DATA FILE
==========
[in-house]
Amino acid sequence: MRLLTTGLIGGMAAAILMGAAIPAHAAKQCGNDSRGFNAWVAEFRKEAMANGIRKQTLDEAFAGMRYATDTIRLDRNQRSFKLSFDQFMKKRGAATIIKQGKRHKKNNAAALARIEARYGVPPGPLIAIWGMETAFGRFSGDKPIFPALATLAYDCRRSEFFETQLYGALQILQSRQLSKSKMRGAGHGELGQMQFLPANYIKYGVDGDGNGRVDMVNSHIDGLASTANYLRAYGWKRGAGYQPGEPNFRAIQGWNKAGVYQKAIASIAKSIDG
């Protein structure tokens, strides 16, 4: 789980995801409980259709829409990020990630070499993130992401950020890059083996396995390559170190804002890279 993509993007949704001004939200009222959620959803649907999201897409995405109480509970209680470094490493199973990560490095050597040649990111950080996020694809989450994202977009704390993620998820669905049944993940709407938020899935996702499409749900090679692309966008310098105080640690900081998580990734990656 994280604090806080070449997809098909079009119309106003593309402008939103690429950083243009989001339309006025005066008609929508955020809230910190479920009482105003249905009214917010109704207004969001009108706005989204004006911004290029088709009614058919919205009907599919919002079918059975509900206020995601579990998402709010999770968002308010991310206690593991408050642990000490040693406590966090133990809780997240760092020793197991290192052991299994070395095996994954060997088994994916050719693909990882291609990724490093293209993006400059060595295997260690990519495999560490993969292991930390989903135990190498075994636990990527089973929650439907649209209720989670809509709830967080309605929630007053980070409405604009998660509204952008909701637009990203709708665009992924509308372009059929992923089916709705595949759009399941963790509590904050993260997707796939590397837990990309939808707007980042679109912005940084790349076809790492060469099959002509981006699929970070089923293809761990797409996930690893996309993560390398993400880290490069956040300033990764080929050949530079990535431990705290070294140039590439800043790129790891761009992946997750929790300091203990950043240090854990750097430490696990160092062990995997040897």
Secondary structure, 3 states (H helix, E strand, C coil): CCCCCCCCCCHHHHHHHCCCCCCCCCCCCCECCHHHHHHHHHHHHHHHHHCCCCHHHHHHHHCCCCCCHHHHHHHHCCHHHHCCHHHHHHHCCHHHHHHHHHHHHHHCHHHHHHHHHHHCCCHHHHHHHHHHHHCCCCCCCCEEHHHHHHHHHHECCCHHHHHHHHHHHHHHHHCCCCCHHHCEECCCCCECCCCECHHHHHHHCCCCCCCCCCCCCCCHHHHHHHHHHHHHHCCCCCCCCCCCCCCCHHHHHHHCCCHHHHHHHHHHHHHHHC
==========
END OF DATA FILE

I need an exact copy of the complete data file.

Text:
[in-house]
Amino acid sequence: MRLLTTGLIGGMAAAILMGAAIPAHAAKQCGNDSRGFNAWVAEFRKEAMANGIRKQTLDEAFAGMRYATDTIRLDRNQRSFKLSFDQFMKKRGAATIIKQGKRHKKNNAAALARIEARYGVPPGPLIAIWGMETAFGRFSGDKPIFPALATLAYDCRRSEFFETQLYGALQILQSRQLSKSKMRGAGHGELGQMQFLPANYIKYGVDGDGNGRVDMVNSHIDGLASTANYLRAYGWKRGAGYQPGEPNFRAIQGWNKAGVYQKAIASIAKSIDG
């Protein structure tokens, strides 16, 4: 789980995801409980259709829409990020990630070499993130992401950020890059083996396995390559170190804002890279 993509993007949704001004939200009222959620959803649907999201897409995405109480509970209680470094490493199973990560490095050597040649990111950080996020694809989450994202977009704390993620998820669905049944993940709407938020899935996702499409749900090679692309966008310098105080640690900081998580990734990656 994280604090806080070449997809098909079009119309106003593309402008939103690429950083243009989001339309006025005066008609929508955020809230910190479920009482105003249905009214917010109704207004969001009108706005989204004006911004290029088709009614058919919205009907599919919002079918059975509900206020995601579990998402709010999770968002308010991310206690593991408050642990000490040693406590966090133990809780997240760092020793197991290192052991299994070395095996994954060997088994994916050719693909990882291609990724490093293209993006400059060595295997260690990519495999560490993969292991930390989903135990190498075994636990990527089973929650439907649209209720989670809509709830967080309605929630007053980070409405604009998660509204952008909701637009990203709708665009992924509308372009059929992923089916709705595949759009399941963790509590904050993260997707796939590397837990990309939808707007980042679109912005940084790349076809790492060469099959002509981006699929970070089923293809761990797409996930690893996309993560390398993400880290490069956040300033990764080929050949530079990535431990705290070294140039590439800043790129790891761009992946997750929790300091203990950043240090854990750097430490696990160092062990995997040897």
Secondary structure, 3 states (H helix, E strand, C coil): CCCCCCCCCCHHHHHHHCCCCCCCCCCCCCECCHHHHHHHHHHHHHHHHHCCCCHHHHHHHHCCCCCCHHHHHHHHCCHHHHCCHHHHHHHCCHHHHHHHHHHHHHHCHHHHHHHHHHHCCCHHHHHHHHHHHHCCCCCCCCEEHHHHHHHHHHECCCHHHHHHHHHHHHHHHHCCCCCHHHCEECCCCCECCCCECHHHHHHHCCCCCCCCCCCCCCCHHHHHHHHHHHHHHCCCCCCCCCCCCCCCHHHHHHHCCCHHHHHHHHHHHHHHHC